Neuropathic pain states are characterized by both negative symptoms (sensory loss, numbness) and the positive symptoms of allodynia, hyperalgesia and ongoing pain that are unlike the consequences of damage to our other sensory systems. These positive symptoms strongly suggest changes within the nervous system that are excessive attempts to compensate for sensory loss. The initial events of neuropathic pain are thought to be generated in the peripheral sensory neurones within the nerve itself at the site of damage and so are independent of peripheral nociceptor activation. Following damage to peripheral nerves, a number of changes can be produced, in terms of activity, properties and transmitter content. Damaged nerves may start to generate ongoing "ectopic" activity where patterns of excitability and conduction in primary afferent fibers (PAF) are markedly altered. Nerve endings may also seal off and sometimes unsuccessfully attempt to sprout, resulting in the formation of a neuroma which can often lead to abnormal mechanosensitivity .
The causes of the spontaneous ectopic activity are thought to involve sodium channel receptor accumulation and clustering in the PAF neuroma , but may also involve changes of the density or functional properties of calcium and potassium channels [22-25]. These changes may also be dependent on the type of nerve damage encountered since the expression of tetrodotoxin (TTX)-resistant sodium channels, for example, is downregulated following axonal lesions but upregulated following inflammation . This aberrant activity can then start to spread rapidly to the cell body in the dorsal root ganglia (DRG). In addition to changes within the nerve, sympathetic efferents become able to activate sensory afferents. These peripheral ectopic impulses can cause spontaneous pain and hyperalgesia. This peripheral activity may be a rational basis for the use of systemic local anesthetics, such as lignocaine, in neuropathic states since damaged nerves have been shown to be highly sensitive to systemic sodium channel blockers
[27-29]. This too is probably part of the basis for the mechanisms of established effective anticonvulsants that block sodium channels, such as carbamazepine  and phenytoin .
The potential for a systemic drug that blocks pain-related sodium channels has now gained impetus as at least two sodium channels with either unique (Nav 1.8) or selective (Nav 1.7) localization in small afferents have been validated [32, 33]. The former has a selective blocker, effective in preclinical models , and the latter has been shown to be implicated in human familial pain disorders [35, 36]. If effective in humans, these agents could provide truly novel approaches to pain control.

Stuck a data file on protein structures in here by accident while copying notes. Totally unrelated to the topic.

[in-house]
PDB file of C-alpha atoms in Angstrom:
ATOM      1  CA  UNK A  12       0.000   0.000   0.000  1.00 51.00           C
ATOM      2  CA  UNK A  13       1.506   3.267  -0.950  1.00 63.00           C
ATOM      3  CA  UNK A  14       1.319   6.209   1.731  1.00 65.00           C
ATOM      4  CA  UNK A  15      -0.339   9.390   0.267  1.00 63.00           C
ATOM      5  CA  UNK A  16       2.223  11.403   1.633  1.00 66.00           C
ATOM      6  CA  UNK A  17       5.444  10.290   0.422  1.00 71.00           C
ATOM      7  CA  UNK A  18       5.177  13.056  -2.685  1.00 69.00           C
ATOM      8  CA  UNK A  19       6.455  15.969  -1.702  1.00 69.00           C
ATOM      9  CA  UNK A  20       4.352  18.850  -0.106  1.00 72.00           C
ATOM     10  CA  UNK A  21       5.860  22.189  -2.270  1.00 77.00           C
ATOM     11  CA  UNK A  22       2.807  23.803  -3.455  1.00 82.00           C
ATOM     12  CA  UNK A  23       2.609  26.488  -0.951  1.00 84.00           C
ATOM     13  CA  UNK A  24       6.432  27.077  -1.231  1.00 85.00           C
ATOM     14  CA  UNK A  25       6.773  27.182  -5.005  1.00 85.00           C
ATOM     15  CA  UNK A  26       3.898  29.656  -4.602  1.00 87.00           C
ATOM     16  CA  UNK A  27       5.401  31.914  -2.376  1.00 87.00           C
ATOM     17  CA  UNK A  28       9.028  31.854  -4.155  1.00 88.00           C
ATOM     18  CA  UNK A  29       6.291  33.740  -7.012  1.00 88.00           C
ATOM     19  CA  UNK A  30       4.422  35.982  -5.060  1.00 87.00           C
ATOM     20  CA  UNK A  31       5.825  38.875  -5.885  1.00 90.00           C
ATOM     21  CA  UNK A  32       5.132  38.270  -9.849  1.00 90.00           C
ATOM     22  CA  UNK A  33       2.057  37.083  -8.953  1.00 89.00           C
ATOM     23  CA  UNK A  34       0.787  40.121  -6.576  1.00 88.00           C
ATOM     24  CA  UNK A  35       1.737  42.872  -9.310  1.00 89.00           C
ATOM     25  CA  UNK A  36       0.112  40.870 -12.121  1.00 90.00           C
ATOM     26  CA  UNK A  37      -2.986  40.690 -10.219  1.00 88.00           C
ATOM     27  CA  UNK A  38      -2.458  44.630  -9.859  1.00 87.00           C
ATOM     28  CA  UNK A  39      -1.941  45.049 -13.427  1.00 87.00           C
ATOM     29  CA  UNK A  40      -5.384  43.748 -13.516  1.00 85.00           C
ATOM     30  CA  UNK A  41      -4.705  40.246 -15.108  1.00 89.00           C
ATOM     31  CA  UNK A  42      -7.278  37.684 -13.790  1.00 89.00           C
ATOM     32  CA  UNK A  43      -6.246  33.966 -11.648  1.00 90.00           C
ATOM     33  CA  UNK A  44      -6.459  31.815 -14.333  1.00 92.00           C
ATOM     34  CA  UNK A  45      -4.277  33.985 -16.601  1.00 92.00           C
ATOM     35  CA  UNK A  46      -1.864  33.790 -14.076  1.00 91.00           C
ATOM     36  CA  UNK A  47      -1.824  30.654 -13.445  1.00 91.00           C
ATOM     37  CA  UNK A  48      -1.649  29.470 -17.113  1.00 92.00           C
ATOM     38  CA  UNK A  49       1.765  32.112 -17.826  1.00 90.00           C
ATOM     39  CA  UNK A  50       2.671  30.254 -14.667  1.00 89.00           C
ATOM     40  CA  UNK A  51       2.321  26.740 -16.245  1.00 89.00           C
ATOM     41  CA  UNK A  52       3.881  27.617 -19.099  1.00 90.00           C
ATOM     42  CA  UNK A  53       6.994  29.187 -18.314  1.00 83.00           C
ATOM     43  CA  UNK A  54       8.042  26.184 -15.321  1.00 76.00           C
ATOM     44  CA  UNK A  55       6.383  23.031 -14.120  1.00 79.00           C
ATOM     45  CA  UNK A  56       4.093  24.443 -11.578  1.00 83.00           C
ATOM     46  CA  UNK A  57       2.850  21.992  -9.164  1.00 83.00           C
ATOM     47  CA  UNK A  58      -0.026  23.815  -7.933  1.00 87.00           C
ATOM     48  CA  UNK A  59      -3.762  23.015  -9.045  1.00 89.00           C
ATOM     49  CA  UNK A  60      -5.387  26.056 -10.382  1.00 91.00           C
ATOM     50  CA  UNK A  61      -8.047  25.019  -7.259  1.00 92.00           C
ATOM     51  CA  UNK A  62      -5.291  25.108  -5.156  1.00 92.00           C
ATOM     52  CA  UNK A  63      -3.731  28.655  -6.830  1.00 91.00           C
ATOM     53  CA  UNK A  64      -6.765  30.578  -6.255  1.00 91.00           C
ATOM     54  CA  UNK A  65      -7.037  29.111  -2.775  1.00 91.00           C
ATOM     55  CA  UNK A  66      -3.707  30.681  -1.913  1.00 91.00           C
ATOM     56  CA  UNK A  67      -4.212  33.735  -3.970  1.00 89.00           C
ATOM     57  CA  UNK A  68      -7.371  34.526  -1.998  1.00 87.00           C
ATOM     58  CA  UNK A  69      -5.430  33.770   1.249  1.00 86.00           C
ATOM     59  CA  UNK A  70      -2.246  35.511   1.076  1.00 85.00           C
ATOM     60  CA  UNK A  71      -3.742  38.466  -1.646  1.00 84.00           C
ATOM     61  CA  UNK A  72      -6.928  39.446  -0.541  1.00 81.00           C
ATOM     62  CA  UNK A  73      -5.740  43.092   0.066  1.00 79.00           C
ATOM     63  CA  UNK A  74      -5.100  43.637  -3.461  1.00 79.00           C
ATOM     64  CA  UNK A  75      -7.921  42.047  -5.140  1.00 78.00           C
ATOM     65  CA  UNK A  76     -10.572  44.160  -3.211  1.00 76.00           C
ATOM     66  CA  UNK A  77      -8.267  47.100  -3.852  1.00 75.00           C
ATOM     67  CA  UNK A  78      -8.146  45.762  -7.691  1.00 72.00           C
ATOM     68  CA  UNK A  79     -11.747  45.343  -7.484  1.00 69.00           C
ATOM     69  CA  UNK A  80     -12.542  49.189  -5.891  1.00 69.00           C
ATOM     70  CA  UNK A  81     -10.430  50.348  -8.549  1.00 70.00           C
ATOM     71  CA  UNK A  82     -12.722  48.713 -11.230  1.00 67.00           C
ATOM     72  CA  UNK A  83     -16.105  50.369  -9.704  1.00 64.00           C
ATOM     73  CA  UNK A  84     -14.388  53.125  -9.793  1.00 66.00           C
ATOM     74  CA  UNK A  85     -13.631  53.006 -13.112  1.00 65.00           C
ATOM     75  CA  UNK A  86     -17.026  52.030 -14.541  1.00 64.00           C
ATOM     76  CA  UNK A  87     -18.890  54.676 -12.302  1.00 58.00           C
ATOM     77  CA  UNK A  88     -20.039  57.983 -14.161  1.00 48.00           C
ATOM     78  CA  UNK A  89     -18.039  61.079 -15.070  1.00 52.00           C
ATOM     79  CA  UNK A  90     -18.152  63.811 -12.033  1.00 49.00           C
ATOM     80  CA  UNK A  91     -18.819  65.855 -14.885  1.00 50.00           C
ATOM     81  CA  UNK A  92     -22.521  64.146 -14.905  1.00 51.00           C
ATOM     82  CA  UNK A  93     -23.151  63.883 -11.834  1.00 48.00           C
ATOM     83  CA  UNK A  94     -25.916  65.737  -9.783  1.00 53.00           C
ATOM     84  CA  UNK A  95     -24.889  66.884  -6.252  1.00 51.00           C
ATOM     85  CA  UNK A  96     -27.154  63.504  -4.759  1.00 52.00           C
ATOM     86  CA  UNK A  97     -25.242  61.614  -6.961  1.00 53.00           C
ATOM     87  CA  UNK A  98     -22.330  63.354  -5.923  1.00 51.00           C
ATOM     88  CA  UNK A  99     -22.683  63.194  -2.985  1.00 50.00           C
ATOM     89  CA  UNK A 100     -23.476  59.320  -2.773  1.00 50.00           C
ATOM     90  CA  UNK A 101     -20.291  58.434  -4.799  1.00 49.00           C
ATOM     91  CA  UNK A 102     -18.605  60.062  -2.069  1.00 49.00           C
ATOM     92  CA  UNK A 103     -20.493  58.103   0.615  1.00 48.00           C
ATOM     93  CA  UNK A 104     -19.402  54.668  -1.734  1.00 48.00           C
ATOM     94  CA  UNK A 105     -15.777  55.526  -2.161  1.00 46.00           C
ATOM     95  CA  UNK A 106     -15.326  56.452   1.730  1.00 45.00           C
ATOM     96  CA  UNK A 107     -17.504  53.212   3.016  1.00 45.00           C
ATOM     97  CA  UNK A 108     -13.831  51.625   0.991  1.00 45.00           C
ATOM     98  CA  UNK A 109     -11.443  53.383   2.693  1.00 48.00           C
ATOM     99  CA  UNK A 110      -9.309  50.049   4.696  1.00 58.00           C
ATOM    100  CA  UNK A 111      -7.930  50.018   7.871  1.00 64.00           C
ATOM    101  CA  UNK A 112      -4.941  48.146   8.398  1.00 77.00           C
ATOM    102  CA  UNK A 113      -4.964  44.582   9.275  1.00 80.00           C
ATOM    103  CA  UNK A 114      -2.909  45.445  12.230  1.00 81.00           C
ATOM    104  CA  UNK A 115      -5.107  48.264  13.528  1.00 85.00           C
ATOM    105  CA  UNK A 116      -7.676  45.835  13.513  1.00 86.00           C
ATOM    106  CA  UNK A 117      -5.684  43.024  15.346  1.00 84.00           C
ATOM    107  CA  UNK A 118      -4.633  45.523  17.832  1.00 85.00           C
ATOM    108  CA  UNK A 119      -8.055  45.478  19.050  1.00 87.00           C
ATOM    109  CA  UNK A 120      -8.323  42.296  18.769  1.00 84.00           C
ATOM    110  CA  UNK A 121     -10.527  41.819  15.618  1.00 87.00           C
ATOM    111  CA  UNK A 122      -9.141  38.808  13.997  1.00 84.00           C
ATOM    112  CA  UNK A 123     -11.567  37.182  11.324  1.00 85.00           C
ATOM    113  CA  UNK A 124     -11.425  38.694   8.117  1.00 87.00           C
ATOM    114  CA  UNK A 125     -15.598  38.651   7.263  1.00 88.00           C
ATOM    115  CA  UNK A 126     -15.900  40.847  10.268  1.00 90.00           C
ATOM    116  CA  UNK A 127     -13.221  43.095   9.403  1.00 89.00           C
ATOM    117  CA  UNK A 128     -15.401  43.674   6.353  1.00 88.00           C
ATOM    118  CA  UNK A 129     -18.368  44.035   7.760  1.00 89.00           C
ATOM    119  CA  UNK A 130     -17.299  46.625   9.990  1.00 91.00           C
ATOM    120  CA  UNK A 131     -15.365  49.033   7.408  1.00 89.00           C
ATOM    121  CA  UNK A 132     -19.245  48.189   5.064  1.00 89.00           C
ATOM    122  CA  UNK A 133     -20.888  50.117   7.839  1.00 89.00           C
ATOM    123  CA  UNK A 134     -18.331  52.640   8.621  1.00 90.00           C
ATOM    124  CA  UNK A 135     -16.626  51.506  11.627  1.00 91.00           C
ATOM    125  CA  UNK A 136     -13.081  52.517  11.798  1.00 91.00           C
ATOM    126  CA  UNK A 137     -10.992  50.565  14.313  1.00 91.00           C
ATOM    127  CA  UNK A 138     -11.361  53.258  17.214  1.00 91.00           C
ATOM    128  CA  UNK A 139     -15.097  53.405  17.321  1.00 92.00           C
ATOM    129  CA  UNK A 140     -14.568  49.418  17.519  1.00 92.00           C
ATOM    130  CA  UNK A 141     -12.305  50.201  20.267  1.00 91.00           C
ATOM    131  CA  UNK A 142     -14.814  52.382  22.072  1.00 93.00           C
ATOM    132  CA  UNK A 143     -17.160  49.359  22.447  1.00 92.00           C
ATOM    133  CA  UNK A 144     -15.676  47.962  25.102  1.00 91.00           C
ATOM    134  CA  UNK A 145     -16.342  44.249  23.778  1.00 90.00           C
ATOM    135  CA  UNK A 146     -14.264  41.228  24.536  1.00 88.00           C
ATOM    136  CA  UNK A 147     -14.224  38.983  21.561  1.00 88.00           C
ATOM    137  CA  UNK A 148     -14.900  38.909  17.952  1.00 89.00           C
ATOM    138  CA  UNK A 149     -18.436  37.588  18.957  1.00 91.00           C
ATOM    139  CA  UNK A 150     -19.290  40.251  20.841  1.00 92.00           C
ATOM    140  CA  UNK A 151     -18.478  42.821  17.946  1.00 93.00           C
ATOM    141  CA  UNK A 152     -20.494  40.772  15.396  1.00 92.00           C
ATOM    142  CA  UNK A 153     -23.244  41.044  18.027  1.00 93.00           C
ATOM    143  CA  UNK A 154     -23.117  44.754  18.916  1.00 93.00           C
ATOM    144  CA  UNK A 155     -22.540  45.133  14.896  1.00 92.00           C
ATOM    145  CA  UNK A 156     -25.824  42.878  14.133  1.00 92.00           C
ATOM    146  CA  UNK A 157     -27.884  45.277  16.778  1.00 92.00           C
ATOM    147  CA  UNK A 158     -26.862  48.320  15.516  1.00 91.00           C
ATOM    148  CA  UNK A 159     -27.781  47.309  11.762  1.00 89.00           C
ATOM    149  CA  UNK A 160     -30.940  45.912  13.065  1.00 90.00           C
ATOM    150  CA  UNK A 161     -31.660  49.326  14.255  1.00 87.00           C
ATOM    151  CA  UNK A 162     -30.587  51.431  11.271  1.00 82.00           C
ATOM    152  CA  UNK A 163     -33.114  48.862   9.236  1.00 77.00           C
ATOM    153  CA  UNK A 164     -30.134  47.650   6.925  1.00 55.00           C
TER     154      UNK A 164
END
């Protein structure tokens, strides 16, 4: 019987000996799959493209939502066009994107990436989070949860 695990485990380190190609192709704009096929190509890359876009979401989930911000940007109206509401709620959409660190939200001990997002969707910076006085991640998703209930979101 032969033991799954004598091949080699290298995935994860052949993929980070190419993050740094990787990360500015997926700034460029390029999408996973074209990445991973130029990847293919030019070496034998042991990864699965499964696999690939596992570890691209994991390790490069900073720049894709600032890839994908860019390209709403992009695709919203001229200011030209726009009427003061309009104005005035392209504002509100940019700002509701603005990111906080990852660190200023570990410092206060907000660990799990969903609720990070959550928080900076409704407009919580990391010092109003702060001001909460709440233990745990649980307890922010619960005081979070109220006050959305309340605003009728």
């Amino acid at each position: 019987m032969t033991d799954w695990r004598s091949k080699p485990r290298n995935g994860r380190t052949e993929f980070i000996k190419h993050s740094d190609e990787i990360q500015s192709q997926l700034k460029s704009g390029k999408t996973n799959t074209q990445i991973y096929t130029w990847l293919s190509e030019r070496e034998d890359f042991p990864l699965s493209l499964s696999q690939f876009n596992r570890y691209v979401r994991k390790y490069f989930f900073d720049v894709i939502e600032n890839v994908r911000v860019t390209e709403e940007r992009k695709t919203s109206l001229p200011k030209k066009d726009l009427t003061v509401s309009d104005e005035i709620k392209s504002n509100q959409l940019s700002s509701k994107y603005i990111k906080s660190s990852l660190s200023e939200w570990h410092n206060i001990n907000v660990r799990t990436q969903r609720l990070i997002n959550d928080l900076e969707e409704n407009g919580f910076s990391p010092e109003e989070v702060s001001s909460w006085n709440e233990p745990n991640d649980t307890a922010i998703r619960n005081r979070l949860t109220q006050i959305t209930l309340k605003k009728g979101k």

Gabapentin and pregabalin are drugs licensed for neuropathic pain that have analgesic activity in neuropathic pain states from varying origins. In randomized controlled trials both gabapentin and pregabalin have demonstrated their value in the treatment of pain associated with diabetic peripheral neuropathy and postherpetic neuralgia [37-39]. The mechanism of action of gabapentin and pre-gabalin is now clearly established; although both drugs are lipophilic analogs of GABA, their analgesic action is attributed to their interaction with the auxiliary-associated protein a2S subunit, common to all voltage-gated calcium channels [40, 41]. In animals, gabapentin displays state-dependent analgesia inasmuch as it selectively inhibits altered neuronal function resulting from neuropathy whilst leaving normal activity unaffected [41- 44]. This ability to alter abnormal activity in a somewhat selective manner may partly result from the fact that the spinal cord a2S subunit is upregulated after nerve injury accompanied by functional changes in the roles of a number of calcium channels .
However, this is not the only factor that governs this state dependency, with pathways from midbrain hyperalgesic systems also participating. A likely pathway involves spinal lamina I substance P-respon-sive neurones which project to the parabrachial region and subsequently the rostroventral medulla (RVM) where descending serotonergic pathways can become activated, modulating spinal excitability through spinal neurones with substance P-saporin (SP-SAP), or intrathecal administration of the 5HT antagonist ondansetron, attenuates mechanical and tactile hypersensitivity and aberrant neuronal coding following spinal nerve injury. Furthermore, in these animals, gabapentin efficacy can be switched on and off by interference with these 5HT-3 systems .
This descending facilitatory serotonergic drive is thought to play only a minor role under normal conditions compared with pathophysiological conditions  and may be important not only in neuropathy but also in dysfunctional pains where not only is 5HT implicated but these pathways provide a route by which abnormal central processing can diffusely increase spinal sensitivity. Human imaging studies have verified these circuits in non-neuropathic pains and shown an interaction with gabapentin [47, 48].
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